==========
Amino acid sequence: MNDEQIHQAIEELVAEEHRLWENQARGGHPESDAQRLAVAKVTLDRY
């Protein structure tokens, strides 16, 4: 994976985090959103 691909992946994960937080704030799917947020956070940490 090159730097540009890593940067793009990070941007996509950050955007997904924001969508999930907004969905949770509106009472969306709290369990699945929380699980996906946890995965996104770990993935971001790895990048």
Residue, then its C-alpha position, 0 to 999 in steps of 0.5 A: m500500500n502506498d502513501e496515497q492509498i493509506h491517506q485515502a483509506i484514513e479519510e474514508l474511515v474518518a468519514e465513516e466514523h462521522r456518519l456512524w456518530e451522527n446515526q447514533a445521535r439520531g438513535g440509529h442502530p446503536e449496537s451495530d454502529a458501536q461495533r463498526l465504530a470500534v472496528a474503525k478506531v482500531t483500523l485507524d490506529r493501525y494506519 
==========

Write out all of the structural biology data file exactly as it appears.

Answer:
Amino acid sequence: MNDEQIHQAIEELVAEEHRLWENQARGGHPESDAQRLAVAKVTLDRY
């Protein structure tokens, strides 16, 4: 994976985090959103 691909992946994960937080704030799917947020956070940490 090159730097540009890593940067793009990070941007996509950050955007997904924001969508999930907004969905949770509106009472969306709290369990699945929380699980996906946890995965996104770990993935971001790895990048």
Residue, then its C-alpha position, 0 to 999 in steps of 0.5 A: m500500500n502506498d502513501e496515497q492509498i493509506h491517506q485515502a483509506i484514513e479519510e474514508l474511515v474518518a468519514e465513516e466514523h462521522r456518519l456512524w456518530e451522527n446515526q447514533a445521535r439520531g438513535g440509529h442502530p446503536e449496537s451495530d454502529a458501536q461495533r463498526l465504530a470500534v472496528a474503525k478506531v482500531t483500523l485507524d490506529r493501525y494506519 